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Emissaries from Americas tackle critical issues affecting Diaspora communities

“The greatest challenge these men and woman face is how to transmit Judaism to people with no connection,” said Rabbi Eliyahu Birnbaum.

Israel's Honorary Consul General in Cancún Nathan Yisrael; Rabbi Eli Bari, chief rabbi of Cancún; Rabbi Yehiel Wasserman, head of the department of spiritual services, World Zionist Organization; Gabriel Gorisnik , president of the Cancún Jewish Community; Rabbi Kenneth Brander; and Rabbi Eliyahu Birnbaum. Credit: Ohr Torah Stone.
Israel's Honorary Consul General in Cancún Nathan Yisrael; Rabbi Eli Bari, chief rabbi of Cancún; Rabbi Yehiel Wasserman, head of the department of spiritual services, World Zionist Organization; Gabriel Gorisnik , president of the Cancún Jewish Community; Rabbi Kenneth Brander; and Rabbi Eliyahu Birnbaum. Credit: Ohr Torah Stone.

Ohr Torah Stone’s Beren-Amiel and Straus-Amiel emissary training programs brought together 42 of its North, Central and South American emissaries in Cancún, Mexico, to address ways to tackle critical issues affecting smaller Diaspora Jewish communities, including conversion, assimilation and how to educate a generation of Jews with virtually no connection to Judaism.

Participants in the three-day conference hailed from the United States, Canada, Brazil, Mexico, Uruguay, Guatemala, Colombia, Panama, El Salvador and Ecuador shared best practices and discussed the communal and personal challenges they face in their daily work. American participants came from Englewood, N.J.; Sharon, Mass.; Charleston, S.C.; Palo Alto, Calif.; Denver, Colo.; Omaha, Neb.; Detroit; and Miami and Aventura, Fla.

“The greatest challenge these men and woman face is how to transmit Judaism to people with no connection. We work with these exceptional rabbis and educators to provide them with the training, development and support to be successful emissaries in their communities,” said Rabbi Eliyahu Birnbaum, director of the Straus-Amiel and Beren-Amiel programs. “But an equally important part of our job is to support these families so they can stay in their communities for longer periods of time and continue to make a difference in the lives of Jews everywhere.”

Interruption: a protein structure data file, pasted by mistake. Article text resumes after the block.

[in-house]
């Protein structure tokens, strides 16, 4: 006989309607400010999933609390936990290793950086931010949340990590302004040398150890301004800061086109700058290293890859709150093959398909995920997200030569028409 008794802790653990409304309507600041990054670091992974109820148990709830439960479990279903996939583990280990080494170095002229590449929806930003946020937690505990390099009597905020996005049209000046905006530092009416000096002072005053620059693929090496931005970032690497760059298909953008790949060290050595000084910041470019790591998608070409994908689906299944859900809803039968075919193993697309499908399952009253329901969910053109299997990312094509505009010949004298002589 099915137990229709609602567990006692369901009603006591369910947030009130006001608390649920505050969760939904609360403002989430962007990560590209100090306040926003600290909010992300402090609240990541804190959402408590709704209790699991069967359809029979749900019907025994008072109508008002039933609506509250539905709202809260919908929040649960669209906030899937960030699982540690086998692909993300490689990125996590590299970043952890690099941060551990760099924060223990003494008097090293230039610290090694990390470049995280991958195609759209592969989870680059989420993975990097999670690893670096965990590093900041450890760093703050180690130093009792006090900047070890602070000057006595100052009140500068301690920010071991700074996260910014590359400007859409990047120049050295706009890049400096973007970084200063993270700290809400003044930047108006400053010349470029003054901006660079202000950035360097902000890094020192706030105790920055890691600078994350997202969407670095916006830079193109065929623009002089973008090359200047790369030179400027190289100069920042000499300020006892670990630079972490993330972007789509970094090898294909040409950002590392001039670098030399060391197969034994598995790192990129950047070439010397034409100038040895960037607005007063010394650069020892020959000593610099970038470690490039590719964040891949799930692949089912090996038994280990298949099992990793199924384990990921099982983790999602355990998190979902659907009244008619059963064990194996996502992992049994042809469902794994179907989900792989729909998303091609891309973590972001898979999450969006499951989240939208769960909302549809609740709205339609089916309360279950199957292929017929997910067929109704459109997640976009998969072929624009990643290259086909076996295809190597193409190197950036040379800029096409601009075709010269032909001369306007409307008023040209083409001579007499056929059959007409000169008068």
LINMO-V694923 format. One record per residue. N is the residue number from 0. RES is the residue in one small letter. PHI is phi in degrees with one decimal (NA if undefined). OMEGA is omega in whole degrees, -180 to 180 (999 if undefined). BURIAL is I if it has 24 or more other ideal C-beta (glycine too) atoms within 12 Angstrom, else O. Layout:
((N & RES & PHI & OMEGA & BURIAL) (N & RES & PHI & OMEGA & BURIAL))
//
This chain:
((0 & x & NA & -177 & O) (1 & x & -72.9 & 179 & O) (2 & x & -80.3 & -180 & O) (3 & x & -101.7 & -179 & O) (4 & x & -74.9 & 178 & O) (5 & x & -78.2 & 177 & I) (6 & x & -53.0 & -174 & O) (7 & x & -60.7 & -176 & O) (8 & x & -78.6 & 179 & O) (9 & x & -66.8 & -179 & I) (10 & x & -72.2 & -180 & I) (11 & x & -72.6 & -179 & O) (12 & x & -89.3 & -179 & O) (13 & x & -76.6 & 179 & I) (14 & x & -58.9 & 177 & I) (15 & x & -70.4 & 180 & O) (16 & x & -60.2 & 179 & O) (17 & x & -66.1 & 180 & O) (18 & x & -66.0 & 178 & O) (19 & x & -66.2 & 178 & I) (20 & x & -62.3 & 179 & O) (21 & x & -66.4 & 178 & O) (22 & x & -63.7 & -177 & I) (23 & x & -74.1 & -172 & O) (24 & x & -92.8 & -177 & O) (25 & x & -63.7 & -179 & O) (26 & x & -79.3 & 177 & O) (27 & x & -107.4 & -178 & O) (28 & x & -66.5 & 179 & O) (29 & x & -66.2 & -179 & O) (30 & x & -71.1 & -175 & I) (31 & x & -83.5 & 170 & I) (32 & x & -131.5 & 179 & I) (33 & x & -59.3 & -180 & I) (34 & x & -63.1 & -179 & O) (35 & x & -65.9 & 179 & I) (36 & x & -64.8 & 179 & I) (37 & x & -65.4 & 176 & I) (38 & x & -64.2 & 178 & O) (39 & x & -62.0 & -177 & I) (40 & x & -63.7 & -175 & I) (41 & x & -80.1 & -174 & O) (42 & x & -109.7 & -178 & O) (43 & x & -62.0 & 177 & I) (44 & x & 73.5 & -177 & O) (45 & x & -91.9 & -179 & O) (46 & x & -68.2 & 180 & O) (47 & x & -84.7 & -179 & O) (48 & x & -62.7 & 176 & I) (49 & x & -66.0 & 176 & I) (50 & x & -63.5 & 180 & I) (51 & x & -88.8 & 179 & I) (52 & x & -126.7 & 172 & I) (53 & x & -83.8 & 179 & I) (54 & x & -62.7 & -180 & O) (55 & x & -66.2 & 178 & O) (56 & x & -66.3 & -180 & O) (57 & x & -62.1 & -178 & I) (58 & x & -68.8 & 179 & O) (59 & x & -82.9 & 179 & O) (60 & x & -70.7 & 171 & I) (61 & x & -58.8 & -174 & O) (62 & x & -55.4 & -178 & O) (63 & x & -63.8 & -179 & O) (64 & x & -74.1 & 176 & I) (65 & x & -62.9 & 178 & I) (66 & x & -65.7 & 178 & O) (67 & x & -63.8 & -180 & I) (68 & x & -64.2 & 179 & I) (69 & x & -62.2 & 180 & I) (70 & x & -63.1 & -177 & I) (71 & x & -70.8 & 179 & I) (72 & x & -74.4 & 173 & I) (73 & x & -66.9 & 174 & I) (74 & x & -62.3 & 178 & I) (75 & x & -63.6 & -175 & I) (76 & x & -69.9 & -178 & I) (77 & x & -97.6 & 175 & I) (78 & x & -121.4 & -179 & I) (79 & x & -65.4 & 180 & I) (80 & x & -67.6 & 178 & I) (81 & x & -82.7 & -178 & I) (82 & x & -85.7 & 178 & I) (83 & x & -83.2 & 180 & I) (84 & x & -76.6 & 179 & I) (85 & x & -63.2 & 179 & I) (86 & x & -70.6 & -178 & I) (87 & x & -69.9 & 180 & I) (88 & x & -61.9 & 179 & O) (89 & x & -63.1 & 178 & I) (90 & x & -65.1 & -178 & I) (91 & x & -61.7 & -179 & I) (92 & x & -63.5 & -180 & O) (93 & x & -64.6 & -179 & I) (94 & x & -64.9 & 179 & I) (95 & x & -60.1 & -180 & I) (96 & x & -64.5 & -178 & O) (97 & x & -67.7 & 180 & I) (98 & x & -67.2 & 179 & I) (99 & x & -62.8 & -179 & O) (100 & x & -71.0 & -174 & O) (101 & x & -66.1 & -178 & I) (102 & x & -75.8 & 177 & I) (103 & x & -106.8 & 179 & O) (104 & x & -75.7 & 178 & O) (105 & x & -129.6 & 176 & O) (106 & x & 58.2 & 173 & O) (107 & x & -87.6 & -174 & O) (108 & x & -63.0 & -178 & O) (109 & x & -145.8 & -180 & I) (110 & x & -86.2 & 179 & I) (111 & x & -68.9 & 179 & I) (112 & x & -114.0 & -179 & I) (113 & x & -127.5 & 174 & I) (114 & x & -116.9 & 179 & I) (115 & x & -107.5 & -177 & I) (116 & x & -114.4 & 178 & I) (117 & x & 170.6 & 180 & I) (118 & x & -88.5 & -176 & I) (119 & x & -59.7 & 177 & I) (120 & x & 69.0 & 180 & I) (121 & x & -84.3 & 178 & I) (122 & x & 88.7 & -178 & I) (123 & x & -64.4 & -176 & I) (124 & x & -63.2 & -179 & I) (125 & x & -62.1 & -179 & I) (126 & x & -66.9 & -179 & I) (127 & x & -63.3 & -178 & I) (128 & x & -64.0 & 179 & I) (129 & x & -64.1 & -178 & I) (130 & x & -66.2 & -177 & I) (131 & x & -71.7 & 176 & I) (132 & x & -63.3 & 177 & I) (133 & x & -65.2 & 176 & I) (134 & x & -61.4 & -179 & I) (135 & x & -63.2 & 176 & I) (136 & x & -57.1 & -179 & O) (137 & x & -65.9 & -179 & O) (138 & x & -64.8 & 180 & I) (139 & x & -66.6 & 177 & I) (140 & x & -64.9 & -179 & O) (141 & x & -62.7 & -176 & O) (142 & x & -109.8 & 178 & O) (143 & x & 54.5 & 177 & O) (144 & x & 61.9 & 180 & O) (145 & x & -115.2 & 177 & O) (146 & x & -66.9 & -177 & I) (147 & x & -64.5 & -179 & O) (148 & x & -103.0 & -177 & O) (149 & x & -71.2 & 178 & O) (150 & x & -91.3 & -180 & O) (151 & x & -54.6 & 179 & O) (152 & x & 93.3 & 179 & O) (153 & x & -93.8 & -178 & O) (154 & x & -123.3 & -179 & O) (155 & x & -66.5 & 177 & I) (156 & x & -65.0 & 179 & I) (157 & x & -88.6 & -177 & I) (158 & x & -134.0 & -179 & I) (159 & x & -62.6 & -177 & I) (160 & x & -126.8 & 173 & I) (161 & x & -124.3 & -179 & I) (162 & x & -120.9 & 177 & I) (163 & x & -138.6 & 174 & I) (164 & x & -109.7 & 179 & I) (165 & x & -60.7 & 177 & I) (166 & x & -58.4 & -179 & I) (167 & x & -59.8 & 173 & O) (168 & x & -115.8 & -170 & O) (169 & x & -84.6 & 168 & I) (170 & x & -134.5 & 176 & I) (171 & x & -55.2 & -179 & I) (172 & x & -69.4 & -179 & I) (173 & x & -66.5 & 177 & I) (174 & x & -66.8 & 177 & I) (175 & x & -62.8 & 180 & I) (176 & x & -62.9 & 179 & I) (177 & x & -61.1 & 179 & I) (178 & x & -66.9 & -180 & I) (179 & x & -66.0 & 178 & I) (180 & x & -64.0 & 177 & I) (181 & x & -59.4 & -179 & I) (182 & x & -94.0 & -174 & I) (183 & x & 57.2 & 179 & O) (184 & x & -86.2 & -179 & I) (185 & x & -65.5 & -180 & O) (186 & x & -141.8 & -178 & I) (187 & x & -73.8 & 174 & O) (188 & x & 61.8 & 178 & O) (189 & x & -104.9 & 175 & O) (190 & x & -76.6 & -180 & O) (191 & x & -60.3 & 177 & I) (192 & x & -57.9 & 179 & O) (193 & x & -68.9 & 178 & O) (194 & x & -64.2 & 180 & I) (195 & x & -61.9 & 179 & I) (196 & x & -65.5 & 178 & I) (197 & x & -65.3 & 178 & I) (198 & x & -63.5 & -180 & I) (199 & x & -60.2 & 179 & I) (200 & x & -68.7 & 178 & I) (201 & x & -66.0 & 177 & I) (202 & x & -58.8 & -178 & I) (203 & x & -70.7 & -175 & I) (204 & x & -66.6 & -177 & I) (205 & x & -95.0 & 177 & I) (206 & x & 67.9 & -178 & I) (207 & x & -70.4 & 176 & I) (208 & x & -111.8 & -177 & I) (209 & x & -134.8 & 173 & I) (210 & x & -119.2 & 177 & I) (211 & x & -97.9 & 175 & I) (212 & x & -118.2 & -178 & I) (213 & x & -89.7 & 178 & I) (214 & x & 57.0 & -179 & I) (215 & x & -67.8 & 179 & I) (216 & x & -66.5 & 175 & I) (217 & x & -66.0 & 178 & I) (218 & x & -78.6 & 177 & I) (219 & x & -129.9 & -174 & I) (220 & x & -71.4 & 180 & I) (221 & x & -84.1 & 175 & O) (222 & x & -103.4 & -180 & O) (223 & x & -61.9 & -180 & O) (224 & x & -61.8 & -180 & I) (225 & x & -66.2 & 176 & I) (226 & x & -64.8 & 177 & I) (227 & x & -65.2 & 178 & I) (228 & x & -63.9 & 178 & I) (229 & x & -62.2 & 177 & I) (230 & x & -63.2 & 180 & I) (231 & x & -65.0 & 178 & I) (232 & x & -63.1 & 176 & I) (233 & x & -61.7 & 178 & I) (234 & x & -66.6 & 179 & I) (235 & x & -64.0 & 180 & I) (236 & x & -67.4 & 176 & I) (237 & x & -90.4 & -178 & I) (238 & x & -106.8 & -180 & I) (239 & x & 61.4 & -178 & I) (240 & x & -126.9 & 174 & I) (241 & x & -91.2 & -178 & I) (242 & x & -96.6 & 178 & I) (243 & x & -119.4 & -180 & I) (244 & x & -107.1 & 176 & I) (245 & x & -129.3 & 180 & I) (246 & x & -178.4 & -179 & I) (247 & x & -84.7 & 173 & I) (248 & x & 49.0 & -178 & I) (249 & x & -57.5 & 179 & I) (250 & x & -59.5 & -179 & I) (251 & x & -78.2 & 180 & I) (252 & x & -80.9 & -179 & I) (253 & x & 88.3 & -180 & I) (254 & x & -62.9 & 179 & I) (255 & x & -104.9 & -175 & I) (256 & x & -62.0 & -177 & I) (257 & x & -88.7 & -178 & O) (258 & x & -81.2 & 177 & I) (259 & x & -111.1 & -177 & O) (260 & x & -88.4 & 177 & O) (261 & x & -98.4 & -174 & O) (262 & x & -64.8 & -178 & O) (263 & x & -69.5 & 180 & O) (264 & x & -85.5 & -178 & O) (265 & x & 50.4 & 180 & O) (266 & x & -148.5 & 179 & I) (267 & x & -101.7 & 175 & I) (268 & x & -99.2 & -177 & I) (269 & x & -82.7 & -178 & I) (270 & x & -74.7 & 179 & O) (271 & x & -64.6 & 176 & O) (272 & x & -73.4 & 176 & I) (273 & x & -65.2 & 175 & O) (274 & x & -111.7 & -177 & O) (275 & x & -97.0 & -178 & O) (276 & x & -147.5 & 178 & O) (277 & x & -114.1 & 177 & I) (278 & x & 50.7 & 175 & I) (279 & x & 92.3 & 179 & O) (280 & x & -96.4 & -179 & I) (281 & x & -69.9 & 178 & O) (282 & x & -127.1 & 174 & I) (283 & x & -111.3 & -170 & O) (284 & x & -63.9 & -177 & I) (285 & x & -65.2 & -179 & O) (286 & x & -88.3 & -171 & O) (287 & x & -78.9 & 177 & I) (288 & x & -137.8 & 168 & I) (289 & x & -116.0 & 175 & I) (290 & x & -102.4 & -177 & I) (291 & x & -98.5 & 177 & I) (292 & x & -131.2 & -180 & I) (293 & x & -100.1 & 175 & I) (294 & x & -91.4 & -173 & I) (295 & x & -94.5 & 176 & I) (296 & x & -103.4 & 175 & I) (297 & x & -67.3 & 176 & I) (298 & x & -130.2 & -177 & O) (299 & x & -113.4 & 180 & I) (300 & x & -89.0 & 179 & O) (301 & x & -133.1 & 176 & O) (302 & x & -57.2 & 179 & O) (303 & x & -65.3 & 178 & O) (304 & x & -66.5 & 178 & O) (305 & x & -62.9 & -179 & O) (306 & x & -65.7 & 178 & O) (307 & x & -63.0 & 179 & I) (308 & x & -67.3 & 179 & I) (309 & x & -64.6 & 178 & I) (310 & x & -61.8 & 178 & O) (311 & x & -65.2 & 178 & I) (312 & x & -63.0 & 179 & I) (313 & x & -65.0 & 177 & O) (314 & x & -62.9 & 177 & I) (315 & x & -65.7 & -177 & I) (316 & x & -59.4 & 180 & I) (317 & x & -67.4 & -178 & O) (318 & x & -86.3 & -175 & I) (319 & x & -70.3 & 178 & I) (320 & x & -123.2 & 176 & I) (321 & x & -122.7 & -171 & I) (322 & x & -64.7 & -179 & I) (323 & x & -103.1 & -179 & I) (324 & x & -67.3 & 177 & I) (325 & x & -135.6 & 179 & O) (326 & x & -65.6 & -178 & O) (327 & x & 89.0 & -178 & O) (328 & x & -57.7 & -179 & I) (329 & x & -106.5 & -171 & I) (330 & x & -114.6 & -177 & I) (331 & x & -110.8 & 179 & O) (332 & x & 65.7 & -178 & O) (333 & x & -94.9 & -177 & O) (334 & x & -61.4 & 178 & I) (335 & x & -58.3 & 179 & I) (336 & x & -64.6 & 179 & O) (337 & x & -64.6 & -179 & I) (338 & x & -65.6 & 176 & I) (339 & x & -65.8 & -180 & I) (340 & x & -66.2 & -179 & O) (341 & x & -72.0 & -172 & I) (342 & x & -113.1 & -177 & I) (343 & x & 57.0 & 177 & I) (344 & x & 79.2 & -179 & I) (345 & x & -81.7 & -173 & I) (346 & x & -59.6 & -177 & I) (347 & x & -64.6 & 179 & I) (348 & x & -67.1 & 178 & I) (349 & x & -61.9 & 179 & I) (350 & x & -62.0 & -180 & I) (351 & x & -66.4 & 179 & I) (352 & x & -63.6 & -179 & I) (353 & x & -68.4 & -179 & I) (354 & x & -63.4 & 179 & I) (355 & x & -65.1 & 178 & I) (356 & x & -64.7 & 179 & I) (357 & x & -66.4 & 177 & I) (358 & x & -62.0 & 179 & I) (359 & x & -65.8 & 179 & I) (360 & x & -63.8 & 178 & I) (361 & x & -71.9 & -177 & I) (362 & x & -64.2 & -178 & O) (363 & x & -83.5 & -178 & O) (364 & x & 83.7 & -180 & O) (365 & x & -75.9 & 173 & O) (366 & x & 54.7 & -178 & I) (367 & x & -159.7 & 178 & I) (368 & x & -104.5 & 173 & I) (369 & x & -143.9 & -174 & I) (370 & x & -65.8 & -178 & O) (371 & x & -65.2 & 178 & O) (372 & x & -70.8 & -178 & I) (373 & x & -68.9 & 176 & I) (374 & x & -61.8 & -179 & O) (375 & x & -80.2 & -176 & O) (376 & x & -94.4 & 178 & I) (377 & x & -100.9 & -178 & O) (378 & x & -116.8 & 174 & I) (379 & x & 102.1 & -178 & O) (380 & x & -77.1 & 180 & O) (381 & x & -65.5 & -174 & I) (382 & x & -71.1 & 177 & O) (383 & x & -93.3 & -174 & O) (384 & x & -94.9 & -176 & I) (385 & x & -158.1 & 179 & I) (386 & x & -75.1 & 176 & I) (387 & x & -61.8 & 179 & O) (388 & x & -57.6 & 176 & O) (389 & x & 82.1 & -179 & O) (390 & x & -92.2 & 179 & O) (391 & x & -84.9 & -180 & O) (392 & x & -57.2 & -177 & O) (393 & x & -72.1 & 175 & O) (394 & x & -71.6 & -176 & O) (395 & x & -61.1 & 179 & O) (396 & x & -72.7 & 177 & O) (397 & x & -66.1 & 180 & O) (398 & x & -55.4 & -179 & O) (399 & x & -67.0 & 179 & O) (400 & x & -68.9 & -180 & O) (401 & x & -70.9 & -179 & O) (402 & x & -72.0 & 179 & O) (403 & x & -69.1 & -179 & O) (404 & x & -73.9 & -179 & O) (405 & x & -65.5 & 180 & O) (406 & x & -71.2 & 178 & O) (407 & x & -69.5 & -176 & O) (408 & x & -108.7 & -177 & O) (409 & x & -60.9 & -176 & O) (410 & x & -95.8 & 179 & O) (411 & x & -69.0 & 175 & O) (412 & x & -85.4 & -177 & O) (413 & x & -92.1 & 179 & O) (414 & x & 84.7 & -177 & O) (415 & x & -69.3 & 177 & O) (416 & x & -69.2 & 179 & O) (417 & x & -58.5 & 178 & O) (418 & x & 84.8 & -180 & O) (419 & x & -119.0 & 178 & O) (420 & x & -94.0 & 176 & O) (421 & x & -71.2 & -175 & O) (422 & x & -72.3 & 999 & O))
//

Founded in 1983, Ohr Torah Stone is a Modern Orthodox network of 27 institutions working to transform Jewish life, learning and leadership worldwide.

Rabbi Nir Koren, leader of the 1,000-member Jewish Community of Ecuador, with its synagogue in the capital of Quito, said “we have four generations of Jewish assimilation. There is a big gap in Jewish education with each of these groups and many issues that have never been treated.”

“We have 250 families in the main synagogue, but it is an aging population,” said Rabbi Yosef Garmon, the spiritual leader in Guatemala City, Guatemala. “About 40 pass away each year, while we have about 20 marriages a year. Of that group, more than half leave the country. For us, the sustainability of this community will come from outside. So far this year, seven families have emigrated here from Venezuela because of the poor living conditions there. We could bring and support 100 or 150 more with the right help.”

In Ottawa, Canada, Rebbetzin Shifra Sher told the group that a critical part of keeping members of the 325-family Congregation Machzeki Hadas engaged in programming is finding significant roles for women in synagogue and communal life.

“Women need to feel they can contribute in a significant way. If not, we will lose them and most likely their families as well,” she said. “People of all levels of observance need to feel close to the shul because it is the center of the community for Jews in smaller communities. We must engage all elements of our community so they feel close.”

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